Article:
A farmer saves a newborn calf from deep mud in a pasture near Albia last spring.

If post-holiday television ads are any indication, then a lot of folks are making resolutions this year to lose weight and adopt healthier habits, like quitting smoking or joining a gym.

Back when I was growing up, my parents would always go on a fitness bender after the holidays. I still giggle when I recall the times my dad would work out to Jane Fonda fitness tapes alongside my mom. It was his attempt to avoid gaining weight when his farm chores slowed down in the winter.

Indeed, some of the fittest people I’ve ever met are farmers, particularly livestock farmers. And it’s no wonder. Their daily workouts often include lifting 50-pound seed bags above their shoulders, chasing down loose piglets or carrying 100-pound calves out of the mud in the spring.

In fact, I bet I could make quite a bit of money if I released a new exercise video based on “The Farmers’ Workout.” I’d be sure to include all the fitness lessons I’ve learned from farmers over the years, such as the following tips:

-Keep moving. Farmers spend most of the workday on their feet, whether they are shoveling snow, checking on livestock or coaching their kids’ basketball teams. I once met a 70-year-old farmer who walked laps in his machine shed in the winter to stay in shape. Fitness experts often recommend walking 10,000 steps a day, the equivalent of 5 miles, to help with weight loss and maintenance. But any regular physical activity can help boost your overall health.

-Get outside. For many farmers, working outdoors is the best perk of their job. Yet farmers also don’t have the luxury of staying inside when the weather gets cold. The cows still need to be milked twice a day, and the cattle don’t feed themselves. So follow the farmers’ lead and do something active outside, even in the winter, if the weather cooperates. Get a pair of snow shoes, take your kids sledding or go for a walk around the neighborhood. Just be sure to bundle up in warm layers of clothing, and invest in a pair of Yak Traks or other traction footwear if the sidewalks are icy.

-Fuel your body. Dairy farmers often sit down to breakfast after they finish milking cows around 6 a.m. Research shows that fueling up with a good breakfast, including lean meats, eggs and dairy foods, aids in weight loss. And most farmers are avid milk-drinkers. Whenever Farm Bureau hosts its annual young farmer conference, the caterers know to stock up on milk or else they will quickly run out of this most-requested drink.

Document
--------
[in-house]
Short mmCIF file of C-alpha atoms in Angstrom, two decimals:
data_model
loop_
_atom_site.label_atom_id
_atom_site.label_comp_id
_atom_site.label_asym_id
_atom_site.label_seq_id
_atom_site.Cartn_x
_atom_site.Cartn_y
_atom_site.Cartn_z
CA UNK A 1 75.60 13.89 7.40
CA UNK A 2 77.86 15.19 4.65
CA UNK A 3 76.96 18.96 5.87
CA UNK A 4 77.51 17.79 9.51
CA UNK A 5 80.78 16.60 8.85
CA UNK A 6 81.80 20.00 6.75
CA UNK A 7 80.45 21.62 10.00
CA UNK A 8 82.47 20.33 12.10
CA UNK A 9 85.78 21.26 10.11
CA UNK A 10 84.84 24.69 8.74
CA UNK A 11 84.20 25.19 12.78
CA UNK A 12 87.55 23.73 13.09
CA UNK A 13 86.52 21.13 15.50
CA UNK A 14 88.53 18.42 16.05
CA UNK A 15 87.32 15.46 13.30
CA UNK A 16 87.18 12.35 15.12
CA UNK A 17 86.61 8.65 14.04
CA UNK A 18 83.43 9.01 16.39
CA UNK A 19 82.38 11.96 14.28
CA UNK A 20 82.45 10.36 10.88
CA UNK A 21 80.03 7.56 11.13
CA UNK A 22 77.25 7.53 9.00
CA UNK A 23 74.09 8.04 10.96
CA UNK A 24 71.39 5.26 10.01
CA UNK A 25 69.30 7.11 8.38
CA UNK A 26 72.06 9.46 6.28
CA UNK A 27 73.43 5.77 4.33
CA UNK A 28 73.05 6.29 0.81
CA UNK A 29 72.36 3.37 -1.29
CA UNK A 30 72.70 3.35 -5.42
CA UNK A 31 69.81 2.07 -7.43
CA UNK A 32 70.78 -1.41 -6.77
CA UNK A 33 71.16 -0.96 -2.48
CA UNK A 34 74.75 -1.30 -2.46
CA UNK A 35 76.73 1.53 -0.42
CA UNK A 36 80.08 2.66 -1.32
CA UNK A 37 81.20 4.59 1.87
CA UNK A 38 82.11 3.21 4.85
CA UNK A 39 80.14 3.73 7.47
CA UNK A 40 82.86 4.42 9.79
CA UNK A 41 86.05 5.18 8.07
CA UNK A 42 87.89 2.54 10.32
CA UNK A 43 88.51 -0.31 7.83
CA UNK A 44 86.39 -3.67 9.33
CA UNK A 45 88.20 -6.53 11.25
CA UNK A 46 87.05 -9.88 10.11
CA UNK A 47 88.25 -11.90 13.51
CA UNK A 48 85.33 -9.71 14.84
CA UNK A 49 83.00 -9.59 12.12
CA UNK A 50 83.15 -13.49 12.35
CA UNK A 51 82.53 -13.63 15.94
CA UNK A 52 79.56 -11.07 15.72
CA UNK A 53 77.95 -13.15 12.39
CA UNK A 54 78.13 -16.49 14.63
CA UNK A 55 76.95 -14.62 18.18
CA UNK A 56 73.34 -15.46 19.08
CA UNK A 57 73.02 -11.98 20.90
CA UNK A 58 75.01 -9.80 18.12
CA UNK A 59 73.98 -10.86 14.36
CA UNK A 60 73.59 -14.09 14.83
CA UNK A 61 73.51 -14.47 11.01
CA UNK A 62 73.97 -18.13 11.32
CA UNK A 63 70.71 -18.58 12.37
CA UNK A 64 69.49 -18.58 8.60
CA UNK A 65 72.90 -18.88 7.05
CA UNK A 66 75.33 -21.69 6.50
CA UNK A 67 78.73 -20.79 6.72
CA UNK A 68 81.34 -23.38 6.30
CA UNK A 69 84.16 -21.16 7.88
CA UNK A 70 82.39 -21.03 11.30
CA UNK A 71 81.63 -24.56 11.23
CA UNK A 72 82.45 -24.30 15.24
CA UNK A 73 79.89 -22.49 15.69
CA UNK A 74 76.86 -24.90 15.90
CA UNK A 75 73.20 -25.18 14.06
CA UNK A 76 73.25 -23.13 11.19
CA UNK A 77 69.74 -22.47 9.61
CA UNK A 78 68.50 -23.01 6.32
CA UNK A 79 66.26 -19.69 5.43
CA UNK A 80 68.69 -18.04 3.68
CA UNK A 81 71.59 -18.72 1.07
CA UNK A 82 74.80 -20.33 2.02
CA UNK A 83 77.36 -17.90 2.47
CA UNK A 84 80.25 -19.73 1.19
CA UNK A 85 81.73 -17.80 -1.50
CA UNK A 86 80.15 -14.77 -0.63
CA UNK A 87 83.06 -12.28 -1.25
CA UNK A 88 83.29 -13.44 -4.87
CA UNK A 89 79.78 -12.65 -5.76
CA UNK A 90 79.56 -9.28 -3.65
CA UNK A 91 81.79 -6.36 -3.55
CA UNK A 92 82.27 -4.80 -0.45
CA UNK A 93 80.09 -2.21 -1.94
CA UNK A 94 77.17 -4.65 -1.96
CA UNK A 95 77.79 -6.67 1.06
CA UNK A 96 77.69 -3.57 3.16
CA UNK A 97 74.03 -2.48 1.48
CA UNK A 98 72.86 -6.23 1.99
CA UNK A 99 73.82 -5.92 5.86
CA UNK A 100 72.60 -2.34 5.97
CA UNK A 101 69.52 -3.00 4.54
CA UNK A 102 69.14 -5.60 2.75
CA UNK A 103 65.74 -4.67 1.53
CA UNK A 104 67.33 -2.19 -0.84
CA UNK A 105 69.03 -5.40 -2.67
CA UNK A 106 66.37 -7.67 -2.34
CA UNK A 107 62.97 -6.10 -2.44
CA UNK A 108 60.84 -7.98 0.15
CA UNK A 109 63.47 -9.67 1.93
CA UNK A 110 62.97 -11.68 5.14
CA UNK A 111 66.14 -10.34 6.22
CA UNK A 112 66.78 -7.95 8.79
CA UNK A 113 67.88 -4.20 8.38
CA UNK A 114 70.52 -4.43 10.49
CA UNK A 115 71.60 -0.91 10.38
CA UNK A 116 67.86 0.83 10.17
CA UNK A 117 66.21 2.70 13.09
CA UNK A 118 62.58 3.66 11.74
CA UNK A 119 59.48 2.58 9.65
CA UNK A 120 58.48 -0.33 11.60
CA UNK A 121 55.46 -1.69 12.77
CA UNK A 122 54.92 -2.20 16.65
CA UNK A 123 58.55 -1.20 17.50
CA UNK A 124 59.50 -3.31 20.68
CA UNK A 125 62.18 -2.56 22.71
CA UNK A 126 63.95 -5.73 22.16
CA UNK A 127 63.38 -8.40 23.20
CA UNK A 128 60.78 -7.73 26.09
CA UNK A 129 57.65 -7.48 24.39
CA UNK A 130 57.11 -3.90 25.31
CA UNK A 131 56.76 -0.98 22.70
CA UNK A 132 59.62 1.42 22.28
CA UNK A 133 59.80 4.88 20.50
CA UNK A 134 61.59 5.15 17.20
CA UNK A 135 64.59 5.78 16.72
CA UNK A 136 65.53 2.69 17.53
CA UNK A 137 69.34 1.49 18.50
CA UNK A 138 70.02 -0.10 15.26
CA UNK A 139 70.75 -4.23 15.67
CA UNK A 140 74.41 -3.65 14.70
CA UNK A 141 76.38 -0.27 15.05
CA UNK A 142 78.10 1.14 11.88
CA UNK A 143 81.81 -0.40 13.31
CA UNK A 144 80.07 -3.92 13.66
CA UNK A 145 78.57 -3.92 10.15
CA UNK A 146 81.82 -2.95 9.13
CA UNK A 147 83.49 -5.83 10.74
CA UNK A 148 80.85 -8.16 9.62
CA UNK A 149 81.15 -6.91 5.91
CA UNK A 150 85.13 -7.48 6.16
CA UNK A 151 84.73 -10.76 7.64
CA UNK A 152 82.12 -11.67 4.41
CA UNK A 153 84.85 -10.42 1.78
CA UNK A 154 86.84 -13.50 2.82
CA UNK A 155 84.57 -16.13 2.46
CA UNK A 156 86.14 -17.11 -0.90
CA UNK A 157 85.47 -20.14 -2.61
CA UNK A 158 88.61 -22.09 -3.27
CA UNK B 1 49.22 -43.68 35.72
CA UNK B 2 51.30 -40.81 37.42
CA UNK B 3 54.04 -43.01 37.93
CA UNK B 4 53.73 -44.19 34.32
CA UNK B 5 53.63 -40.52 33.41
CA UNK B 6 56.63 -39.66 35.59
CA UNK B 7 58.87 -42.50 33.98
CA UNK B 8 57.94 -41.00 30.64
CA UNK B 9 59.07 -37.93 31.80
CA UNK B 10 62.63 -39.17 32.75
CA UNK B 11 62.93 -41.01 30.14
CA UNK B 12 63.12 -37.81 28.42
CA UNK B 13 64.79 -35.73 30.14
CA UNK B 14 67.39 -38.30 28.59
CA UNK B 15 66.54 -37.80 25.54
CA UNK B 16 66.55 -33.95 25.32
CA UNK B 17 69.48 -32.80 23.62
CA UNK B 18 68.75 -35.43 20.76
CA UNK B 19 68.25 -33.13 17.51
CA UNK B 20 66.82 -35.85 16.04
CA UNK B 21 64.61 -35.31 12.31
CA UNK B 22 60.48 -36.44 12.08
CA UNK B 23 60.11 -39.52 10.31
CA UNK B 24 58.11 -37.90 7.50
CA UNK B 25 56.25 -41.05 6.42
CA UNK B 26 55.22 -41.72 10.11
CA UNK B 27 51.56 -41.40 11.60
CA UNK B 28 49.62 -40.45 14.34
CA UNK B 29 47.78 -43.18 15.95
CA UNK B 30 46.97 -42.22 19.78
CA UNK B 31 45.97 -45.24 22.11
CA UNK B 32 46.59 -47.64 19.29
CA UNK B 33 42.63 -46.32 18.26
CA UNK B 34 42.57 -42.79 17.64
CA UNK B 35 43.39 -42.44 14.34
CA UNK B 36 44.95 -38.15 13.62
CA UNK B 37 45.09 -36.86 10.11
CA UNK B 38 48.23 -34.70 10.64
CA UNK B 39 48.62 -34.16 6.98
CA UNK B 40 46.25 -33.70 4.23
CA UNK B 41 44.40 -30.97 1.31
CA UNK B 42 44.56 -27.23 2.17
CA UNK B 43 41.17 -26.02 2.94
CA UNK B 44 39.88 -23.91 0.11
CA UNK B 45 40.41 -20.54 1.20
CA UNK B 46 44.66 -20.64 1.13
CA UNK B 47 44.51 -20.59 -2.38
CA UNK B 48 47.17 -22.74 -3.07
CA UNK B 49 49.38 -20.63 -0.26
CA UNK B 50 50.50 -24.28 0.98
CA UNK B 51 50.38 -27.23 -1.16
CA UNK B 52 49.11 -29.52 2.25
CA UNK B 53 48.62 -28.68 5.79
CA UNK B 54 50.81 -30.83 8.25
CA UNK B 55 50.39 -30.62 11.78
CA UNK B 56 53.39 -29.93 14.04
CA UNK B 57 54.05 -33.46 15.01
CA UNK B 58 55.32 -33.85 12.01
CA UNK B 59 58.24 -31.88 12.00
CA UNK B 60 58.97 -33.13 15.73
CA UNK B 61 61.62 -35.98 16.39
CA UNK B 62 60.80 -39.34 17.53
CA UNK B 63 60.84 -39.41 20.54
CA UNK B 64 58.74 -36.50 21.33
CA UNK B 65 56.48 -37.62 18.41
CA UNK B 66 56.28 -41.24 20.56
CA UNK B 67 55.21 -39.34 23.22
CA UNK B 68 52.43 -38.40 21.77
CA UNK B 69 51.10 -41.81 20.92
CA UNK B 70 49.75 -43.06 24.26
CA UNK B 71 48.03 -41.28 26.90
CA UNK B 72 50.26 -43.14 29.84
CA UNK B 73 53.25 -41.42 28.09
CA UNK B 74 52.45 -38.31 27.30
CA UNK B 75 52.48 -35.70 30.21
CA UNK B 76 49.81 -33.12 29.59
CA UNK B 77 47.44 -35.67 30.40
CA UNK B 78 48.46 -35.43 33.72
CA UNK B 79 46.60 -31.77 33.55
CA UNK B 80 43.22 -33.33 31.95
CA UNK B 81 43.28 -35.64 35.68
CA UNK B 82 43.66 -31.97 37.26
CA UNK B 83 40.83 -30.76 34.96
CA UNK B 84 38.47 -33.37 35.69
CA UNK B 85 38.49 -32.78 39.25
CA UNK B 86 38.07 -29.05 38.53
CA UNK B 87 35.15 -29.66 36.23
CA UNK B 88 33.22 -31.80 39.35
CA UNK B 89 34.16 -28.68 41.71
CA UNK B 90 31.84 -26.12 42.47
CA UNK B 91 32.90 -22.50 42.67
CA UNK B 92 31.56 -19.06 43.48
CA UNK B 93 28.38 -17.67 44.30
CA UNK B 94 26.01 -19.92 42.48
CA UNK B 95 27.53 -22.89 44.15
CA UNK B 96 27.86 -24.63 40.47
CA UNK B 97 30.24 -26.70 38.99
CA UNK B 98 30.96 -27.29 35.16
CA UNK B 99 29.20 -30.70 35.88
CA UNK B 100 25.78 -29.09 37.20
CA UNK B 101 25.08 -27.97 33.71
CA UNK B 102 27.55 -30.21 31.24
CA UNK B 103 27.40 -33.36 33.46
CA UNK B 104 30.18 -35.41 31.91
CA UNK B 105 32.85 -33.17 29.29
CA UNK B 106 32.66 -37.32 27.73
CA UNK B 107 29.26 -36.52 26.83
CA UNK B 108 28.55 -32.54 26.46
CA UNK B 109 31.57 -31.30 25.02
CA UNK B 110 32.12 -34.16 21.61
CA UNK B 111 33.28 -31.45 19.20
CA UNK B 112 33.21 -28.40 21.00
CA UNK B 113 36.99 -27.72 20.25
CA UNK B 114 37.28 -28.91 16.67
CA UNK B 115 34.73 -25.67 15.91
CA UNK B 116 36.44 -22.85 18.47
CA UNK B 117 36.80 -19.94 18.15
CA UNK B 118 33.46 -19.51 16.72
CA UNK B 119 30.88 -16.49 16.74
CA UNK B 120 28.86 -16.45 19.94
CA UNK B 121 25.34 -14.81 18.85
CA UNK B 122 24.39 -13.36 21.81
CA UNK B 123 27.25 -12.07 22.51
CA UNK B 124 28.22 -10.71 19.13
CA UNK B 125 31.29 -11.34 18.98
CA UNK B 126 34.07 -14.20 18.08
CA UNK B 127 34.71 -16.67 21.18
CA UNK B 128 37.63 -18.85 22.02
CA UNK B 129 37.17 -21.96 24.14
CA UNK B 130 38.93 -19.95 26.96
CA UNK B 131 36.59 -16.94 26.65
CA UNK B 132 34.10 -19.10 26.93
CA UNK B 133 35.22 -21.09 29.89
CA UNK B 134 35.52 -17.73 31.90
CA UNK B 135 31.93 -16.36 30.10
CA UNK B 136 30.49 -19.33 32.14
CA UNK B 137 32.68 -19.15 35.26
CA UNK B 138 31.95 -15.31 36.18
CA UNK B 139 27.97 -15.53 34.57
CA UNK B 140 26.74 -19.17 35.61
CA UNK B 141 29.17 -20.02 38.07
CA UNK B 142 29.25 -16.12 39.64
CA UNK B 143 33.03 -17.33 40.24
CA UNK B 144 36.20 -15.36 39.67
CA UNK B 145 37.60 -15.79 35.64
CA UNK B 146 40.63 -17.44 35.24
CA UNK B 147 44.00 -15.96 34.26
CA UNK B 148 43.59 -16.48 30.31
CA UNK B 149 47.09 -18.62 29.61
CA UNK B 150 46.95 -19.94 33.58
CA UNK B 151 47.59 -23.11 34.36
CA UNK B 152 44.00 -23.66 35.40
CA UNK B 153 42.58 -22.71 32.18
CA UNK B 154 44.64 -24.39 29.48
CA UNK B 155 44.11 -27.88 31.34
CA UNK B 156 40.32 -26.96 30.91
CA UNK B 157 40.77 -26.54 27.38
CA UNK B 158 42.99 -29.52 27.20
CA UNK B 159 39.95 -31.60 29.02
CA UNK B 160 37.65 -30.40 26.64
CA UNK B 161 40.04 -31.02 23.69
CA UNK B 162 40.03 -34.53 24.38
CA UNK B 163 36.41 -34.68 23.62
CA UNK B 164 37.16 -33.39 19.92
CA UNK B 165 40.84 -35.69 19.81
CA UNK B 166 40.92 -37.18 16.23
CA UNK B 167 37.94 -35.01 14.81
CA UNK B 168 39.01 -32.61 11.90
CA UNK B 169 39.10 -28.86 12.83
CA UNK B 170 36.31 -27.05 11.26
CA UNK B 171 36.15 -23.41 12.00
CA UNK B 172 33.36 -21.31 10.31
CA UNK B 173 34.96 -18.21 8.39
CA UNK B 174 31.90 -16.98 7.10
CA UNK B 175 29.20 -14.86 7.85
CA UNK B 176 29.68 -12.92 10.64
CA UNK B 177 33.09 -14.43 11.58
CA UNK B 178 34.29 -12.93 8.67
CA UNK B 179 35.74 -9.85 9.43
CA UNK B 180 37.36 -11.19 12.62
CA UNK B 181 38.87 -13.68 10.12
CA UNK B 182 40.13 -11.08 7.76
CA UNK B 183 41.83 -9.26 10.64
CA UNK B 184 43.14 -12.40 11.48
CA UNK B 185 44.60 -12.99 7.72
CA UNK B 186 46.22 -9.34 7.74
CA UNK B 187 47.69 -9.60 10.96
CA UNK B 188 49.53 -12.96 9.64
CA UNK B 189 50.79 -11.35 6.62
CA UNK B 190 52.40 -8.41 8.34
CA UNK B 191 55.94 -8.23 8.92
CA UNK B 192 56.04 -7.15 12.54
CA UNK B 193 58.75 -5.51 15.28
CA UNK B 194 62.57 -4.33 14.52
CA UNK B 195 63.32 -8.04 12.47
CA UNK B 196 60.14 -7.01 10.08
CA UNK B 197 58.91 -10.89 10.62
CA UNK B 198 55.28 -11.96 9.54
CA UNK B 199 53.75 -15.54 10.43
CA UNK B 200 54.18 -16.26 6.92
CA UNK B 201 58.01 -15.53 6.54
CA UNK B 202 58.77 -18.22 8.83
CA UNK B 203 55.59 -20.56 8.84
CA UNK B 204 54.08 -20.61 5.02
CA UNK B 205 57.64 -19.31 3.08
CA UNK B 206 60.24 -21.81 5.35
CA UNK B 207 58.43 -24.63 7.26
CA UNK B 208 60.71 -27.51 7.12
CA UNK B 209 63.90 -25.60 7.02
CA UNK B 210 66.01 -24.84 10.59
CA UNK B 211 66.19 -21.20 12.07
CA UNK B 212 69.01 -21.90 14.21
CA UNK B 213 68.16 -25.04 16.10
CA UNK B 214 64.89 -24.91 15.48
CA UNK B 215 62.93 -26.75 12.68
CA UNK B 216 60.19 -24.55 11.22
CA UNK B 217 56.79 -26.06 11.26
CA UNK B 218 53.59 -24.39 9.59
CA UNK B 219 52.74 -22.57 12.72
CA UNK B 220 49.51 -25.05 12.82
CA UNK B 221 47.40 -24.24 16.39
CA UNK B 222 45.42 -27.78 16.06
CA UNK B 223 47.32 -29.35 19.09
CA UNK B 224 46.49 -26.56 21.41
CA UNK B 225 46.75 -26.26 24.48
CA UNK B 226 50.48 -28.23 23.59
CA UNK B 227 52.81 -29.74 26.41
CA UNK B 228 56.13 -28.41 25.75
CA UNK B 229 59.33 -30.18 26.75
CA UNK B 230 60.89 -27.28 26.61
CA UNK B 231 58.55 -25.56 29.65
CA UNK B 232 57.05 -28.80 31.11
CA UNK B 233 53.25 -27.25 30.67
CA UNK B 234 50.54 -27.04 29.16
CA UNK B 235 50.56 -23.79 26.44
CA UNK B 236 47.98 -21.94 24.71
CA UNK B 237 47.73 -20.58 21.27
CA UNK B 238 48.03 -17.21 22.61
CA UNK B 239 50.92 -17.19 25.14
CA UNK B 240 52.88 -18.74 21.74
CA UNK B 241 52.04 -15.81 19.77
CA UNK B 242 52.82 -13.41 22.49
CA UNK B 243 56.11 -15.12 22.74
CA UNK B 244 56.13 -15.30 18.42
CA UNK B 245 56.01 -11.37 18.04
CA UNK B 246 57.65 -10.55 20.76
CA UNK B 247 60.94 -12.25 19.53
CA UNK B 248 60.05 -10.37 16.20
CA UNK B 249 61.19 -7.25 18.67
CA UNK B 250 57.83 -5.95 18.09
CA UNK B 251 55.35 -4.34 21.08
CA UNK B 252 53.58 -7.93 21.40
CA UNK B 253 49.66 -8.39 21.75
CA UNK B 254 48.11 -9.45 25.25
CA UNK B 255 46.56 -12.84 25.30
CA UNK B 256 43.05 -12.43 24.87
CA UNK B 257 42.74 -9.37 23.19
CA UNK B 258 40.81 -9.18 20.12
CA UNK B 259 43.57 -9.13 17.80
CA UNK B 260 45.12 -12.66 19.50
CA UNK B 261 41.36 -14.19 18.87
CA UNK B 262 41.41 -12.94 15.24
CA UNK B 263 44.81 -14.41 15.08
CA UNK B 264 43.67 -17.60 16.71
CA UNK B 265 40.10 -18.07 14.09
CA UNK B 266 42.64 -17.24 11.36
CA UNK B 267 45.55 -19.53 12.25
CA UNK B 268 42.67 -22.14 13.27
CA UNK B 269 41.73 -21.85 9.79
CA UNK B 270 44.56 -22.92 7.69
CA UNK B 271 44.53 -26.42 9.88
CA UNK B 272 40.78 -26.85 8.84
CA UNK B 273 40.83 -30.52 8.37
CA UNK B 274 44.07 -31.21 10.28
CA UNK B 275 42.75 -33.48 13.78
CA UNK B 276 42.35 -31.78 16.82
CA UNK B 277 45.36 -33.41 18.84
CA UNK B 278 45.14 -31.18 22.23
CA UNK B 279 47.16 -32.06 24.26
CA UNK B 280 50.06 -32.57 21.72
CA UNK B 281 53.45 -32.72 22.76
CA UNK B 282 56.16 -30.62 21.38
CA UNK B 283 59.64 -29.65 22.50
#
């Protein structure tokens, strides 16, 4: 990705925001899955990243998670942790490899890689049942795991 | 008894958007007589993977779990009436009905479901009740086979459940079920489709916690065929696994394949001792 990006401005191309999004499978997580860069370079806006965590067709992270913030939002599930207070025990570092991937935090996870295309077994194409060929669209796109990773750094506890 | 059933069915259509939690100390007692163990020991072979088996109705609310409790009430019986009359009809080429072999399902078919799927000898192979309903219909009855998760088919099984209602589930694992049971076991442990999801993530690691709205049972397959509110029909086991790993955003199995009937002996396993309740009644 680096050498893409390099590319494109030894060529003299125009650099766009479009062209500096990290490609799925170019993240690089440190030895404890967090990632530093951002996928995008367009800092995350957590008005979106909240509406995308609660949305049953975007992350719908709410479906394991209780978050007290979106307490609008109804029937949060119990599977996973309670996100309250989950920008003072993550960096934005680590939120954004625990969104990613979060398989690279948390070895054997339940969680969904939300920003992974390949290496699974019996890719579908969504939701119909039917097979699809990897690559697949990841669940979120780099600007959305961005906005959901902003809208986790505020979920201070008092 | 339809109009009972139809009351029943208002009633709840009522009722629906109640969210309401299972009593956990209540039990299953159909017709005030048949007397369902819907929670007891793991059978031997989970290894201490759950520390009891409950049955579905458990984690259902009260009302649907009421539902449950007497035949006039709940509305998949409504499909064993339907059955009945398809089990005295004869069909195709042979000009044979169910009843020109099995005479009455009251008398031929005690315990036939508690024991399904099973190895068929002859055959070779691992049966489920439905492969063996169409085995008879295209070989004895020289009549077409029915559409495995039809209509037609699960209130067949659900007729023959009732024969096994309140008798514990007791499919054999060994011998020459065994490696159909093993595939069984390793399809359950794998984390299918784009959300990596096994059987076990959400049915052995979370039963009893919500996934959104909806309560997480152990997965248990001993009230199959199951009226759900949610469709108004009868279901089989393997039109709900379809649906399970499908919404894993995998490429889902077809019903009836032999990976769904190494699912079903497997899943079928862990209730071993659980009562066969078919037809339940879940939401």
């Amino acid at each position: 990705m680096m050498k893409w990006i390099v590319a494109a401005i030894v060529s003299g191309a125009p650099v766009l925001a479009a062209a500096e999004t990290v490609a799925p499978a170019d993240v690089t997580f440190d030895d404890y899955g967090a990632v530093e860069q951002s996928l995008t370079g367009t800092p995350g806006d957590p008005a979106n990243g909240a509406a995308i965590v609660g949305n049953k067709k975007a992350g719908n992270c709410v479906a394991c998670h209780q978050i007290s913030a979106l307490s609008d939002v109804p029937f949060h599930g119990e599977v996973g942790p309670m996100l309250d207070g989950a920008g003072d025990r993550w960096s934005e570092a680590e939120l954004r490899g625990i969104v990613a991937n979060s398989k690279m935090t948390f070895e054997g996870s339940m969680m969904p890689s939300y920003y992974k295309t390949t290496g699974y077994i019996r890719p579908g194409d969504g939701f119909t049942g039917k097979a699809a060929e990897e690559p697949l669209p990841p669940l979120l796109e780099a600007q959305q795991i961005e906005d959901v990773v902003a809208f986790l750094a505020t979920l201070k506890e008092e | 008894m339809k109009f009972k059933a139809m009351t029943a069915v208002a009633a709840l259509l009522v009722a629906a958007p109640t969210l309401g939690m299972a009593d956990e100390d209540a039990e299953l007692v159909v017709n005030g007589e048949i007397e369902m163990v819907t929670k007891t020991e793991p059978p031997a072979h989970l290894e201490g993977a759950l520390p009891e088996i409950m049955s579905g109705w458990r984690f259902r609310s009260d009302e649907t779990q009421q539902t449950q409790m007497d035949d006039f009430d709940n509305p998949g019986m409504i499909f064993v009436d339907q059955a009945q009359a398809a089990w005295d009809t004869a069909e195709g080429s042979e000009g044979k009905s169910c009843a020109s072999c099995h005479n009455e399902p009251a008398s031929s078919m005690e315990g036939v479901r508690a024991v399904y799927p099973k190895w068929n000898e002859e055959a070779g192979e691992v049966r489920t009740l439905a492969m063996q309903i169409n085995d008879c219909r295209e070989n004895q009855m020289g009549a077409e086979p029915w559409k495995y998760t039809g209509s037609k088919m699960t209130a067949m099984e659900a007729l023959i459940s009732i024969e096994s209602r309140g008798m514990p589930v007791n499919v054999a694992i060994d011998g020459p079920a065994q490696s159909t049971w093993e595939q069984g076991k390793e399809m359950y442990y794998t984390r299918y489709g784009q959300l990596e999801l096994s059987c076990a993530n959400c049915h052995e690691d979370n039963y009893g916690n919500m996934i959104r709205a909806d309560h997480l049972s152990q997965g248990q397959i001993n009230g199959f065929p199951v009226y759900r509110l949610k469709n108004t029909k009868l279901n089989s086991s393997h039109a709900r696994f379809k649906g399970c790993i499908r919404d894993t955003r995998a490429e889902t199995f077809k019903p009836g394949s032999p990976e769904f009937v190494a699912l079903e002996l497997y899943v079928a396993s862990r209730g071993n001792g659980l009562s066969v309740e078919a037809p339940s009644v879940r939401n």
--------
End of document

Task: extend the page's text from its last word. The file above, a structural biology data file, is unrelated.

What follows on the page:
While we can benefit from following a farmer’s fitness and nutrition regiment, we can also avoid some of the not-so-healthy habits that farmers are sometimes guilty of adopting. For example:

-Don’t ignore your health. Farmers will continue working even if they have a broken bone from a cow that stepped on their foot. And all too often, farmers don’t take time from their busy days to visit a doctor. But it’s important to schedule regular check-ups to identify your risk factors for chronic diseases, such as diabetes, heart disease or high blood pressure. By identifying the warning signs early on, you can make lifestyle changes to avoid a costly and debilitating health problem.

-Protect your skin from the sun. Working outdoors all day, farmers are at greater risk for skin cancer, which can be fatal if not treated early. My dad, who has a permanent “farmers’ tan” on his neck and forearms, had a skin cancer growth removed from his left arm a few years back. Make it a habit to apply sunscreen before you head outdoors.

-Don’t eat farmer-sized portions. Farmers can burn quite a few calories going about their day-to-day chores. But if you spend your days working in front of a computer, it’s best to keep your portion sizes smaller to avoid weight gain. The Mayo Clinic offers a terrific visual reference for portion control.

Is your New Year’s resolution to lose weight or adopt a healthier lifestyle? What positive changes have you already made to improve your health and wellness?

Written by Teresa Bjork, Teresa is a features Writer for the Iowa Farm Bureau.